August issue 2004

By | Arts & Culture | Books | Published 20 years ago

israel-aug04“Few are the landscapes that arouse sadness and compassion like those from which the human component has been uprooted, and where only the physical framework created by the absentees in their own form and image remains. The world is full of these landscapes; Algeria, Asia Minor, Israel/Palestine, India/ Pakistan, Indochina, Kenya, Eastern Prussia, Silesia, the Sudetan Region as well as the former Yugoslavia — places abandoned following wars, riots and collapsed colonial regimes. People either escaped or were banished, carrying with them only their personal belongings. They left behind their homes, places of worship, ancestors’ graves and their unique material culture: from agrarian cultivation to settlement patterns, from church belfries to inscriptions carved in stone immortalizing forgotten events in foreign tongues…sometimes the landscape is abandoned and becomes desolate, but more often than not the deserted landscape rapidly fills with another people who look upon the relics of the past as a mere nuisance and whose lives amidst the ruins compel ‘adjustments’ of eradication and new construction…”

The concept of building the state of Israel was long central to the Zionist dream. But after Israel’s independence in 1948, the phrase took on a more literal meaning. A Civilian Occupation, in studying the politics of Israeli architecture, undertook the first detailed examination of the spatial form of Israeli settlements in the West Bank, examining how their physical layout is informed by the politics behind them. It is an incriminating piece of work that shows how deeply implicated Israeli architects have been in the state’s expansionism. Bringing together essays and photographs by leading Israeli practitioners, and complemented by maps, plans and statistical data, A Civilian Occupation explores the processes and repercussions of Israeli planning and its underlying ideology. It demonstrates how, over the last century, planning and architecture have been transformed from everyday professional practices into strategic weapons in the service of the state, which has sought to secure national and geopolitical objectives through the organisation of space and in the redistribution of its population. Through strong arguments, detailed maps and dramatic aerial photographs, it shows how 800-plus Israeli settlements — architect-designed, strategically perched on hilltops and sealed to Palestinians — are the key to government control of the territories.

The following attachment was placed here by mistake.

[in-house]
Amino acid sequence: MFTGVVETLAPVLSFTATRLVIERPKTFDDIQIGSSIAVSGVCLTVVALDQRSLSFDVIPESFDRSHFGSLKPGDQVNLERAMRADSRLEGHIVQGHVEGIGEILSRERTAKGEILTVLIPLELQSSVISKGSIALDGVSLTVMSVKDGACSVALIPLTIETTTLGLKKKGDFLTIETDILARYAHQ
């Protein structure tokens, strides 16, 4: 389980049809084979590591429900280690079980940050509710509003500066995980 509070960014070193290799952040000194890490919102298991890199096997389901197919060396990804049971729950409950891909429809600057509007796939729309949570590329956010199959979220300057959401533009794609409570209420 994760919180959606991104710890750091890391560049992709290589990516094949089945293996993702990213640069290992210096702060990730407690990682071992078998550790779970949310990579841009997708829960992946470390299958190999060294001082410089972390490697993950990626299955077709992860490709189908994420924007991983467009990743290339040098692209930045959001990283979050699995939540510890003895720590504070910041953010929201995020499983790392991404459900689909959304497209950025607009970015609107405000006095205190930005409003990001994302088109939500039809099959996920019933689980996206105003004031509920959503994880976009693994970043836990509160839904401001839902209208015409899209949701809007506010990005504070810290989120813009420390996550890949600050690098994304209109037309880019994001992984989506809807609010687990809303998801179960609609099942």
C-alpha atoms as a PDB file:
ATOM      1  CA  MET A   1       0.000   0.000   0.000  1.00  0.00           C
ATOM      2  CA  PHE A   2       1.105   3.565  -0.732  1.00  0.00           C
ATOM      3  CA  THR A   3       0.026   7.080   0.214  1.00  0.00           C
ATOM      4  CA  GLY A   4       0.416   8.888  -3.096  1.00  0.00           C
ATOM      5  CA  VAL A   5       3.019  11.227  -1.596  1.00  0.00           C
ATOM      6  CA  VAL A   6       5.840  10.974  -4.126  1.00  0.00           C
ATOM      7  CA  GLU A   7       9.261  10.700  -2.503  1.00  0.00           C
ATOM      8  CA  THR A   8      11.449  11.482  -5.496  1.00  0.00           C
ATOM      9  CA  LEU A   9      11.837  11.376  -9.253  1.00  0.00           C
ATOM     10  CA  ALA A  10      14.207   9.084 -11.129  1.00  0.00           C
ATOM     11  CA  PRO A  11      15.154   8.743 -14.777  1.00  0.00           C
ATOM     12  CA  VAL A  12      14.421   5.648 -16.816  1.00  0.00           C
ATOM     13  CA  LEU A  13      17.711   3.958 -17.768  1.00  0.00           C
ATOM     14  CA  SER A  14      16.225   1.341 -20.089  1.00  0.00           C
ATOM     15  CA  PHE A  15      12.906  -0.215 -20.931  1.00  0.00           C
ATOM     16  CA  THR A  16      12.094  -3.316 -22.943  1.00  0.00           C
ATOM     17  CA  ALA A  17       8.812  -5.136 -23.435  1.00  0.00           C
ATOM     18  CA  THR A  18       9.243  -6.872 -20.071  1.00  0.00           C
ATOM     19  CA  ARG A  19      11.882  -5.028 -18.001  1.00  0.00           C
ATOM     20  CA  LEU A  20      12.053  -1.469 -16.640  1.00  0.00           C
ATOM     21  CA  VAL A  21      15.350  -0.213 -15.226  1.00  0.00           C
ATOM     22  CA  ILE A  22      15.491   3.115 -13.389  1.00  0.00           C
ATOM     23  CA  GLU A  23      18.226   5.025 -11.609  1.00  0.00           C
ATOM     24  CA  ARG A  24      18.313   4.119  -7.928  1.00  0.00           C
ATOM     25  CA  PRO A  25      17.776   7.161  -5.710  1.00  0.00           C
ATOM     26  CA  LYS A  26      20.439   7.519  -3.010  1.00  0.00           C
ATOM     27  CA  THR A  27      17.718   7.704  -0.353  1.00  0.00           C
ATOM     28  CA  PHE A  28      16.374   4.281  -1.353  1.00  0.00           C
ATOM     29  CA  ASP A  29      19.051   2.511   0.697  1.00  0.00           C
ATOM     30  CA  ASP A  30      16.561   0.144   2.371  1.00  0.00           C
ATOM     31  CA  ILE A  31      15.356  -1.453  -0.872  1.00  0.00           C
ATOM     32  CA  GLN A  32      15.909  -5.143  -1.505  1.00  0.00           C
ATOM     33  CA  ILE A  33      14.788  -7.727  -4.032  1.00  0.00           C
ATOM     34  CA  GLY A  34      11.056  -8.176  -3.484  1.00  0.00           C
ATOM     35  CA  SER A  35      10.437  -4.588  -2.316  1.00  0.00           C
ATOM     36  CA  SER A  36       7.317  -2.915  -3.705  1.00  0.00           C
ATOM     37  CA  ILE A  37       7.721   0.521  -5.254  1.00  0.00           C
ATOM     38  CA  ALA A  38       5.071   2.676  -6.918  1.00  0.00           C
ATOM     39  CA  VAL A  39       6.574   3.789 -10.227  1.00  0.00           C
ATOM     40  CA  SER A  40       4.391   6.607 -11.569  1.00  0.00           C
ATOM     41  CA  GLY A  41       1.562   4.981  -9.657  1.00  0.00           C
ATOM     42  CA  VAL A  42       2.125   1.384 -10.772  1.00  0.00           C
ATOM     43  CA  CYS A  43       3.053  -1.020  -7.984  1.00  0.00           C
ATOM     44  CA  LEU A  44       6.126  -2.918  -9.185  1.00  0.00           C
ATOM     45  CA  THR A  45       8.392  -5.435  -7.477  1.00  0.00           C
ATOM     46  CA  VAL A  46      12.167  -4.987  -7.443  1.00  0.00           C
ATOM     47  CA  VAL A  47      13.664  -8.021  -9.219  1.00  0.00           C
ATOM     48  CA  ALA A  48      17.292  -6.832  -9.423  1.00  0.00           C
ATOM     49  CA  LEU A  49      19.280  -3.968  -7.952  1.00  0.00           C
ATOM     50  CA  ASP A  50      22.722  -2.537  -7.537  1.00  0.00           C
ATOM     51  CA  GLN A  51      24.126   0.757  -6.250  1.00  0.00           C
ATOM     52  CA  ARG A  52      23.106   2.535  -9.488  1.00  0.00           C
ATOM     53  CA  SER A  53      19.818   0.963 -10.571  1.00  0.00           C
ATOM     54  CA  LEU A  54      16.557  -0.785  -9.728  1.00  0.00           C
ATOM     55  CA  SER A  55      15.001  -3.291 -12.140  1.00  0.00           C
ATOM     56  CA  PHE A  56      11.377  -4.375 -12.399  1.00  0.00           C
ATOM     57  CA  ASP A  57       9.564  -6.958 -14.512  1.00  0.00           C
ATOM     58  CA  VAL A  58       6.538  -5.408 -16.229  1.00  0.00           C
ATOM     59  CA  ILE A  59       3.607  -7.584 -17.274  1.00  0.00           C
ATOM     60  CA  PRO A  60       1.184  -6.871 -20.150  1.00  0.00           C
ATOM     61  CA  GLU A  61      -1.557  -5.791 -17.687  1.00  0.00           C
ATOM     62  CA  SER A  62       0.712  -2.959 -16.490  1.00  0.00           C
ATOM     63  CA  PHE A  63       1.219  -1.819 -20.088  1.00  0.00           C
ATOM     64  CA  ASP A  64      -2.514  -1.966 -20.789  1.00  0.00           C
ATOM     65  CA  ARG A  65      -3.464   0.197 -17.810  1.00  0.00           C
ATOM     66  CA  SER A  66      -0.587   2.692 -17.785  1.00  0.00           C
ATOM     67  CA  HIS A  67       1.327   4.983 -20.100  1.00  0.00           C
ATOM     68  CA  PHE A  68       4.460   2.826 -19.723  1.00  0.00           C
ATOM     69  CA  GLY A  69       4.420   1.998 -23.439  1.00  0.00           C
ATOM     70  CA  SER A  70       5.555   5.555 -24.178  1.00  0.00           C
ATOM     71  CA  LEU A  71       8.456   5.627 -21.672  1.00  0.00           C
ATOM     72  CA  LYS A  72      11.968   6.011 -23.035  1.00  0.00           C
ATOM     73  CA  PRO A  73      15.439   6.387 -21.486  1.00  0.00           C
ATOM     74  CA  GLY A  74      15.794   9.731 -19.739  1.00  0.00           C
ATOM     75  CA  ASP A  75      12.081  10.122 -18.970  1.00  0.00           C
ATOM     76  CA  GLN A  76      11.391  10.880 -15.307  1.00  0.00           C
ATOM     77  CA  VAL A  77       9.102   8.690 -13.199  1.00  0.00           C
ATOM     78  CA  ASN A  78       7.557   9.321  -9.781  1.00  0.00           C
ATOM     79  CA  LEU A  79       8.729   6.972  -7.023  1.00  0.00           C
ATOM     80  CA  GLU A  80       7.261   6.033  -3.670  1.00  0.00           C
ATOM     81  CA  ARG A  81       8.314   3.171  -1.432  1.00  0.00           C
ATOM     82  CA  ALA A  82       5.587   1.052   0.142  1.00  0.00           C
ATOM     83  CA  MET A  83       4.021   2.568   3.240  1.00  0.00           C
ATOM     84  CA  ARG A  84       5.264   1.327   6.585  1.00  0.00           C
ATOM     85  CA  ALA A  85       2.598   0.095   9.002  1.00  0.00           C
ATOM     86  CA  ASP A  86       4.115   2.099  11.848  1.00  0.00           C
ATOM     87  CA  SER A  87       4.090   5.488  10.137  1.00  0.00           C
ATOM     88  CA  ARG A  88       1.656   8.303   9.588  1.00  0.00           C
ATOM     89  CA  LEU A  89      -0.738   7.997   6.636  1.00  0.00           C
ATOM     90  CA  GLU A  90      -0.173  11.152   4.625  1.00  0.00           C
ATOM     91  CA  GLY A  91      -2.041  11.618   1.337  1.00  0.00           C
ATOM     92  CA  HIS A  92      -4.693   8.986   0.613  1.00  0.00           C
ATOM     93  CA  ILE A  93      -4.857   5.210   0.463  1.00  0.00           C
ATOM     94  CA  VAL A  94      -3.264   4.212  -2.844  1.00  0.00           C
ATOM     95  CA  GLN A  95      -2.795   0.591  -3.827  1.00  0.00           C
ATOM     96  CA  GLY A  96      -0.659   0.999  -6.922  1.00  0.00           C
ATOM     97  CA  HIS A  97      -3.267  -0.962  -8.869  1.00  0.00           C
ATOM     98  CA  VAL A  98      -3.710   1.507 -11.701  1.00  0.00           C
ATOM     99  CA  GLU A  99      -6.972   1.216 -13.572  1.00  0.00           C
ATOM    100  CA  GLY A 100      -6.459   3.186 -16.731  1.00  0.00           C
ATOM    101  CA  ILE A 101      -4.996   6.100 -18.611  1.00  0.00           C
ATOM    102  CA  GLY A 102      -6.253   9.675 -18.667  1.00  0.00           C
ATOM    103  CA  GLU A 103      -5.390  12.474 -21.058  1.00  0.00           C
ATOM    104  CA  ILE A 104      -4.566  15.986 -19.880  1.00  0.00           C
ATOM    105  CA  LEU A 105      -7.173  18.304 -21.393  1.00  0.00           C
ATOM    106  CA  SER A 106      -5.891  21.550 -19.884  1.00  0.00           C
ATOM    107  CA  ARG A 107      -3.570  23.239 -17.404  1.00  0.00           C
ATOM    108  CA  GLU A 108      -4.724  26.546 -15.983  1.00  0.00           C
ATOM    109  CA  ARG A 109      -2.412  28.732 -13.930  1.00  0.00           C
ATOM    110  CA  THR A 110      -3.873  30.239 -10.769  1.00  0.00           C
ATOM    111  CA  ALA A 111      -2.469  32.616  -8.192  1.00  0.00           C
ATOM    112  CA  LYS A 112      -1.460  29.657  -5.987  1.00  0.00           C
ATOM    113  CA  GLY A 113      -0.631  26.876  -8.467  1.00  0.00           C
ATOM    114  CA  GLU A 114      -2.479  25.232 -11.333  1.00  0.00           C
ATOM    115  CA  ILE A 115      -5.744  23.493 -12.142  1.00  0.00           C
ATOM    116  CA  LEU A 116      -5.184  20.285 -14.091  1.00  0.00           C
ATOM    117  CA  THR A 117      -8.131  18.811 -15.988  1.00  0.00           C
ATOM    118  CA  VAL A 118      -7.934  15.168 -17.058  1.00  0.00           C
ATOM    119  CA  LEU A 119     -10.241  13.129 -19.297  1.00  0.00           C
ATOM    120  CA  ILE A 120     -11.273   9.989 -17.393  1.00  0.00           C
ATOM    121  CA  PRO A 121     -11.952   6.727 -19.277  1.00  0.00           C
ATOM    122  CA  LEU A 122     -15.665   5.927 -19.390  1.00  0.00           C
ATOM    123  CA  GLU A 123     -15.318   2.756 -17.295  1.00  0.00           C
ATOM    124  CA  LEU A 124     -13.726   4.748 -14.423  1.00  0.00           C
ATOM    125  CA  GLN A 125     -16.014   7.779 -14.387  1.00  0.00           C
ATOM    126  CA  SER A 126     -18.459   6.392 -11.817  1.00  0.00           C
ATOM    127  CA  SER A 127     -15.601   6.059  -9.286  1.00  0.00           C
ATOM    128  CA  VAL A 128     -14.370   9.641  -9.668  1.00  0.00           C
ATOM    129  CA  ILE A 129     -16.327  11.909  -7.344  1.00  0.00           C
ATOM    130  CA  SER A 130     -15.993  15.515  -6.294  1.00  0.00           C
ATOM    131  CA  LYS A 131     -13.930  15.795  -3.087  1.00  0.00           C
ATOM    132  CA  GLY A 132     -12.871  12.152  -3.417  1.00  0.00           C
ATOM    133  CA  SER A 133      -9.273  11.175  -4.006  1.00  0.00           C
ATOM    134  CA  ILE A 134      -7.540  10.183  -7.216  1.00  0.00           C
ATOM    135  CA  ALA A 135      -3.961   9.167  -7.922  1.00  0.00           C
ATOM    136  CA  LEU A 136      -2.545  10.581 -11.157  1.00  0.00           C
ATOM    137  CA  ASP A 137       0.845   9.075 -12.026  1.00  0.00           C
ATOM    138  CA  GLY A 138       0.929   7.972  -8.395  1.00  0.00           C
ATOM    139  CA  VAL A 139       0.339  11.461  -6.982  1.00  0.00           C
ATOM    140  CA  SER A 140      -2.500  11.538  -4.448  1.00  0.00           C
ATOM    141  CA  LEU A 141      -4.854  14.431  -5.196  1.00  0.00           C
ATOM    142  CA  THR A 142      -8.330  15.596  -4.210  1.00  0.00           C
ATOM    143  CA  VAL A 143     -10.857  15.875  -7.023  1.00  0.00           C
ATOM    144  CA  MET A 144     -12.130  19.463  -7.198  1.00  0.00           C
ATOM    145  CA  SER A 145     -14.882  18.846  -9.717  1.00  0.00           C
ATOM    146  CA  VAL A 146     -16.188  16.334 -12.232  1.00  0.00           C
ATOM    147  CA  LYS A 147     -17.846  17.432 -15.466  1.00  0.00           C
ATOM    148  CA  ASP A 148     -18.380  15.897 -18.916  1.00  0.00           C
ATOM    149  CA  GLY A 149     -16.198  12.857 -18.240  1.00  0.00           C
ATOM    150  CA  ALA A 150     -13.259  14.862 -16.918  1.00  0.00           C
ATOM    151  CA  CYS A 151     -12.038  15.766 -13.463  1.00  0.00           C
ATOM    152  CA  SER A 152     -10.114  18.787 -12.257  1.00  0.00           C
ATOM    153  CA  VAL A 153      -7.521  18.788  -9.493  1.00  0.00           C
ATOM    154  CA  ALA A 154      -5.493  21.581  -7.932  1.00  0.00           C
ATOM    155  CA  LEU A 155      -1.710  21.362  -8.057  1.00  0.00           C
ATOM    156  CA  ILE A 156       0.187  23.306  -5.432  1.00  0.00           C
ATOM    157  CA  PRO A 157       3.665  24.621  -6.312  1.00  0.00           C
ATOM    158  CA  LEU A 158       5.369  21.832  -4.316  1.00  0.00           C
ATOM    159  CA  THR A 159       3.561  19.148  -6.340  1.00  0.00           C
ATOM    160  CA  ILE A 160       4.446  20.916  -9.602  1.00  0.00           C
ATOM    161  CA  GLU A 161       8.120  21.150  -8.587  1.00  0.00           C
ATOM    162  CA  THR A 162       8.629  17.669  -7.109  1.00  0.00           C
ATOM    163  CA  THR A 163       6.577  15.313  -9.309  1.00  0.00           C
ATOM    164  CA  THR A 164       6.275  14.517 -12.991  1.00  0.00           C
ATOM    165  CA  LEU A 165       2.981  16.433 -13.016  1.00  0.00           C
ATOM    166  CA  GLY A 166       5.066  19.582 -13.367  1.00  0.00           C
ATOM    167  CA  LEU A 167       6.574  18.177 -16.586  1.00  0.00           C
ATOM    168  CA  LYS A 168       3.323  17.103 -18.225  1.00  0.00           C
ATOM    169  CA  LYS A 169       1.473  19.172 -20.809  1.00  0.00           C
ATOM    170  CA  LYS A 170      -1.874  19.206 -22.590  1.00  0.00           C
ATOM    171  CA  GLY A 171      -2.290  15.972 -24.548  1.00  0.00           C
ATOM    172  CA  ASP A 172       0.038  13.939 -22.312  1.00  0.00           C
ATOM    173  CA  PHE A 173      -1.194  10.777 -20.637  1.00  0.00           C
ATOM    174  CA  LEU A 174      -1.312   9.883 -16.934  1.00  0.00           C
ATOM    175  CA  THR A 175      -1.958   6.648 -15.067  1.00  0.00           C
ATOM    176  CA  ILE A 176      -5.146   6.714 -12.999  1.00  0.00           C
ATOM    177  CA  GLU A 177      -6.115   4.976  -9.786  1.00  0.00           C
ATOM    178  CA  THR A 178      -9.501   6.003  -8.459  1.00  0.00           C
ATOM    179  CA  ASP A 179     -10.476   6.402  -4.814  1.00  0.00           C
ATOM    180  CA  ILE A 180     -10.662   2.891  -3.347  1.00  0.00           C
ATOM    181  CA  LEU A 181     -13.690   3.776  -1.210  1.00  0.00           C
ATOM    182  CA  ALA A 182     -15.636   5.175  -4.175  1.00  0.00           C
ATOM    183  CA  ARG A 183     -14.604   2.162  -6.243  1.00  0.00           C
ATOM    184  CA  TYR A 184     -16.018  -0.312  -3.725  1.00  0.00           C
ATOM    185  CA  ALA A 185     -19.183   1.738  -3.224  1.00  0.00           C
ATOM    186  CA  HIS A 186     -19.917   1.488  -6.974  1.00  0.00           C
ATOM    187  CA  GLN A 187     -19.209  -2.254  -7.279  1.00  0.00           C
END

The perception on which the Jewish Settlement Project in the Occupied Territories was founded was that of the eternal weakness and inferiority of the Palestinians. Those who built the settlements presumed that the Palestinians would remain forever submissive and obsequious. How else does one explain the reasoning behind the establishment of Jewish islands in the heart of the Arab population? The victors’ vanity, self-righteousness and the feeling of superiority — bordering on racism — that was at the source of its aggressive incursions into the homogenous Palestinian fabric. The assumption was that millions of people would forever agree to the existence of a domineering minority amongst them. And when the error became apparent, and the Palestinians began to rebel, the inevitable countdown towards eviction of the “arrogant” settlements commenced.

The book shows how Israeli architecture has consistently provided concrete means for the pursuit of the Zionist project of building a national home for the Jewish people in Israel. As such, it is the first study to supplement the more familiar political, military and historical analysis of the Israel-Palestine conflict, with a detailed description of the physical environments in which it is played out. The banning of the first edition of this book by its original publisher was proof, if any were needed, that architecture in Israel, indeed architecture anywhere, can no longer be considered a politically naïve activity.